Your keyboard layout can mean the difference between a smooth and an uncomfortable writing experience, and if you have been researching keyboards for a while, you might’ve come across the terms ANSI and ISO, which are the two most popular keyboard layouts.
ANSI stands for American National Standards Institute, while ISO stands for International Organization for Standardization, which are both standards for keyboard layouts with notable differences in key positions and shape. These are different from letter layouts like QWERTY and DVORAK, which only change the letter corresponding to each key, not the position of the keys themselves.
depending on the manufacturer and where you’re located, you are probably familiar with one of those layouts, and probably unaware of the other even existing, so let’s see the difference between each layout.
ANSI vs ISO Layout Differences
There are five notable differences between the ANSI and ISO layouts, the differences are in the shape and placement of the Return Key, right alt, Left Shift, and Backslash keys, as well as the total number of keys on the keyboard.
1. Return Key
The Return key, also known as the Enter key, is probably the first difference someone notices when comparing the layouts since the ISO key takes up two rows and resembles a thick upside-down L, while the ANSI key is wider, but only takes up one row.
2. Right Alt
The ANSI right alt key is identical to the left alt key, on the other hand, the ISO right alt key is replaced with an alt graph key.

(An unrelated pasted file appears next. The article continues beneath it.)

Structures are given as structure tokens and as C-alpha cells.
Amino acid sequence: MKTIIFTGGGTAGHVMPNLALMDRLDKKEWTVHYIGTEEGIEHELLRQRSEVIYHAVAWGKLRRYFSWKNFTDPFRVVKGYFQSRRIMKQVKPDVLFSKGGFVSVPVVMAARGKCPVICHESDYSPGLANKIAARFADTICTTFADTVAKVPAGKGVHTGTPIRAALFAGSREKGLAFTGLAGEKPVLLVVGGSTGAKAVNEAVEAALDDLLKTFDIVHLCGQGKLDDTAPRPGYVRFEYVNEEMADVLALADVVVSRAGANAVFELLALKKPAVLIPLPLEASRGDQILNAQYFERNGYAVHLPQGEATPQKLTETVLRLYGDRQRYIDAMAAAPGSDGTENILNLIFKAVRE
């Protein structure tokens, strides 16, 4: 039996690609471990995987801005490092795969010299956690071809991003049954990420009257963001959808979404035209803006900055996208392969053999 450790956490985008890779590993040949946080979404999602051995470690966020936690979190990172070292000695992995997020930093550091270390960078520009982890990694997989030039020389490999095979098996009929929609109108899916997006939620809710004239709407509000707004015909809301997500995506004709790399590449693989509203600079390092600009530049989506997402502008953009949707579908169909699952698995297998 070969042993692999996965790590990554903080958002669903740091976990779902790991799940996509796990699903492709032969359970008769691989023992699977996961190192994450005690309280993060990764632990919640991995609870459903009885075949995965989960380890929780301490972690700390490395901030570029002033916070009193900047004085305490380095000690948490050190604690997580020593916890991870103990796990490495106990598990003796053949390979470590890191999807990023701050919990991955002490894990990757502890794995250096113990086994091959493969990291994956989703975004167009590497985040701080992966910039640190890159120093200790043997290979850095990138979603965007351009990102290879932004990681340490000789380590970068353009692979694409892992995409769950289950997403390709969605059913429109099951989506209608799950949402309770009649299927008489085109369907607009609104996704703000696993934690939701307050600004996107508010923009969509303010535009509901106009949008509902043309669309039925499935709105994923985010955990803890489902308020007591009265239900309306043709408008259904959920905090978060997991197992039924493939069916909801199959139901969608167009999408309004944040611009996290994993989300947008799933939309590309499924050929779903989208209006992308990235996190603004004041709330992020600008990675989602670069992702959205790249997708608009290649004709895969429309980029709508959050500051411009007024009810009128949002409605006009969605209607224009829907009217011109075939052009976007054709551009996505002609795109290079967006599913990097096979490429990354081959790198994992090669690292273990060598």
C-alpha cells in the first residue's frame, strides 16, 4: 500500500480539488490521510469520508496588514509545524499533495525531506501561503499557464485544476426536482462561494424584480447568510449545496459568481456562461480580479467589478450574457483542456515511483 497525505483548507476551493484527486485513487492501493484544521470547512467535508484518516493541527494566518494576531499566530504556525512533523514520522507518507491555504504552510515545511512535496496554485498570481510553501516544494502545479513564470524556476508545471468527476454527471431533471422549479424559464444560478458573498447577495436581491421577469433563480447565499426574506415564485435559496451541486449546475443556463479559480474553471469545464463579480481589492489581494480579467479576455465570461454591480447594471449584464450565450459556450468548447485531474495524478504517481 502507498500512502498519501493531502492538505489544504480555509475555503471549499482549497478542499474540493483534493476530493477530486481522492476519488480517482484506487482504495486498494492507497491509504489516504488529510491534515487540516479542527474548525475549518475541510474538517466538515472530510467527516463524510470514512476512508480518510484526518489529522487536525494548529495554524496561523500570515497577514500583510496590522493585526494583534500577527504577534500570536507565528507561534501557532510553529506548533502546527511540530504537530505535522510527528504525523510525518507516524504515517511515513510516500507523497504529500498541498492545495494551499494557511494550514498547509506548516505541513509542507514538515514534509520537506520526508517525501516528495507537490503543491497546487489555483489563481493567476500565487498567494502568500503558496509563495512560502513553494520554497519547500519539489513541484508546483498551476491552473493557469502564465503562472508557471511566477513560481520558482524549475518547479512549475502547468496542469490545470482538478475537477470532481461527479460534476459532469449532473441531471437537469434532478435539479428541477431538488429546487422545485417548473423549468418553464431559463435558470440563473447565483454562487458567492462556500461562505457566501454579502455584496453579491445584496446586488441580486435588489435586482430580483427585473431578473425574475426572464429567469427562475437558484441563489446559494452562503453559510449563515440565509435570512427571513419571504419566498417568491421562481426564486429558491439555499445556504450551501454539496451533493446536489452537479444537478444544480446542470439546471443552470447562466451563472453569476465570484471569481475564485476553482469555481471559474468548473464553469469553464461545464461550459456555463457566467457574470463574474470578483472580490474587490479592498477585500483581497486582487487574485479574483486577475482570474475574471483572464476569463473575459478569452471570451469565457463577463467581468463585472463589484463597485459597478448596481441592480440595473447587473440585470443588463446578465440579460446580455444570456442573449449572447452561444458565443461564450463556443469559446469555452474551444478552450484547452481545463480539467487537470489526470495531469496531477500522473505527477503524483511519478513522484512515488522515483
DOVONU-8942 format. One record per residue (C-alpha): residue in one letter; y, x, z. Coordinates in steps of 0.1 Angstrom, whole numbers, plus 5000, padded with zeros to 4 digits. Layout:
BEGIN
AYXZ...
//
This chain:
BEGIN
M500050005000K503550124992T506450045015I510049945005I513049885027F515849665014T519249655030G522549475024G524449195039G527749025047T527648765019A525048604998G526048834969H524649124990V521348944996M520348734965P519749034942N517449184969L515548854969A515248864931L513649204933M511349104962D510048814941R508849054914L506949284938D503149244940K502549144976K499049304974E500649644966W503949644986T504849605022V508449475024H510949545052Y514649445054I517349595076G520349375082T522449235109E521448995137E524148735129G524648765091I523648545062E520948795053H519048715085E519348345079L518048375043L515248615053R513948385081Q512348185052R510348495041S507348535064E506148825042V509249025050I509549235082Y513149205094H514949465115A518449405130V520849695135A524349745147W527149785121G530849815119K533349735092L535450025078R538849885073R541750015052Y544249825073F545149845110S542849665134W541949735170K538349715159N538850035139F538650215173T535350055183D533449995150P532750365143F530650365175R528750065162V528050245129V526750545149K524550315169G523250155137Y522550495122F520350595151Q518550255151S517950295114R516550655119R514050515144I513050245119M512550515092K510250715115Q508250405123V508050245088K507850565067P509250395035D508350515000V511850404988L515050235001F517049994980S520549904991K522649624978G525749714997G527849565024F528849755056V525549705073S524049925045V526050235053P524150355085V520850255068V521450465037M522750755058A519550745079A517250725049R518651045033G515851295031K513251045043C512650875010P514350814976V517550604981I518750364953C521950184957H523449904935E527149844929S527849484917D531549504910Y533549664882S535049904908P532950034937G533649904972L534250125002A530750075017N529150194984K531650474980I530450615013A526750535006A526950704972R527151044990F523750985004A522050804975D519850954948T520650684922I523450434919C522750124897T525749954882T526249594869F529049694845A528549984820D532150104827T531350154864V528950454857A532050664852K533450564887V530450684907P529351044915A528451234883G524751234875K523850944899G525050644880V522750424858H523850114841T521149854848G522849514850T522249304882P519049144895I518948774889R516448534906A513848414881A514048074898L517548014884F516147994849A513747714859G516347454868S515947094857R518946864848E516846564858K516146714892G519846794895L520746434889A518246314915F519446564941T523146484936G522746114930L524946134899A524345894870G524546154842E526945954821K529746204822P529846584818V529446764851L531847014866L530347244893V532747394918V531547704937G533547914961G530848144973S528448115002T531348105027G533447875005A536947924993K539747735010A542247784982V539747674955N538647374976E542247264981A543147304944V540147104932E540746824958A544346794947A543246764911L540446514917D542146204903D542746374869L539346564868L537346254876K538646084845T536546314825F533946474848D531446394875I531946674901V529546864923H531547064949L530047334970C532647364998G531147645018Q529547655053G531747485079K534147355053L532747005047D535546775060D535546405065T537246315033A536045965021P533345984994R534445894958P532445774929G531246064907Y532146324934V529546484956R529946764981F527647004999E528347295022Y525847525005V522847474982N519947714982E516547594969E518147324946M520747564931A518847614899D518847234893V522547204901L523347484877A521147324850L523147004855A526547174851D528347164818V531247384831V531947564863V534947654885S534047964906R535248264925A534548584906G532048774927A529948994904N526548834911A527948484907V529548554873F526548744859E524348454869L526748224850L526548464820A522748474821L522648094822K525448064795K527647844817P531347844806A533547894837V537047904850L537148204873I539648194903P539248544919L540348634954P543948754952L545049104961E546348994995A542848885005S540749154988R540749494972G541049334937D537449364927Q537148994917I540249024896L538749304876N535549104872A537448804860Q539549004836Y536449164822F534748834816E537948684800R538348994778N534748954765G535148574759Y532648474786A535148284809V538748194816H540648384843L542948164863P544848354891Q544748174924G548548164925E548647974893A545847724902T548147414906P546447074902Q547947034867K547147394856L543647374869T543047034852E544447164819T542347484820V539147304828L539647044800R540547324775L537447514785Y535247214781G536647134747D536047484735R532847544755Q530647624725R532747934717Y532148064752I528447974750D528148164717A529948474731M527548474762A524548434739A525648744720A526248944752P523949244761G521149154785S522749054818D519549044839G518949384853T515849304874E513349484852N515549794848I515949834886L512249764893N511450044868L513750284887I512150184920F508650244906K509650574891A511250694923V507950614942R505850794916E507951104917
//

3. Left Shift
The ANSI left Shift key is also identical to the right shift key, which is the same width as two regular keys, while the ISO left shift is about half the size as the ANSI shift key.
The backslash key is also one of the biggest differences between the layouts since the ANSI backslash is located above the return key and about the size of one and a half keys, while the ISO backslash is regular-sized, and located to the left of the return key.
5. Number of Keys
and lastly, the number of keys is also different between layouts, the full ANSI layout is 104 keys, while the compact version has 87 keys, on the other hand, the ISO layout has one more key with 105 keys for the full layout, and 88 keys for the compact version.
ANSI vs ISO: Which layout is better?
So which layout should you use? Well, that question is hard to answer since there is no inherently better layout, and each layout does have its advantages.
the main advantage of the ISO layout is the alt graph key, which stands for alternate graphic, can let you access symbols not easily accessible, like currency symbols, Latin letters, and other symbols that are otherwise inaccessible from a regular keyboard, similar to how you can hold down shift to access the dollar sign.
however, ANSI is also more available, so more options are available to buy, and it might be better ergonomically for users because of the longer shift and return keys
This shows that both layouts exist for different reasons and for people with different needs, so there is no clear winner in that regard, which means it depends on your use case, and how comfortable are you with your current keyboard layout.
JIS: The third keyboard layout
You might have also heard about the JIS layout, which stands for Japanese Industrial Standard, and most of the changes are done to the spacebar since it is shrunk down to fit 5 extra keys that are needed for the Japanese language.
Ortholinear: The Newcomer
The Ortholinear keyboard has been generating some steam recently since it is often said to be the “best” layout, since it throws away the staggered kay layout, and instead compresses the key rows to remove all of the empty space between the keys, which will shorten the distance you need to travel to hit the keys.
At the end of the day, it comes down to personal preference, it’s a matter of how each layout feels for you to use, and how comfortable it is for you to use for long periods of time.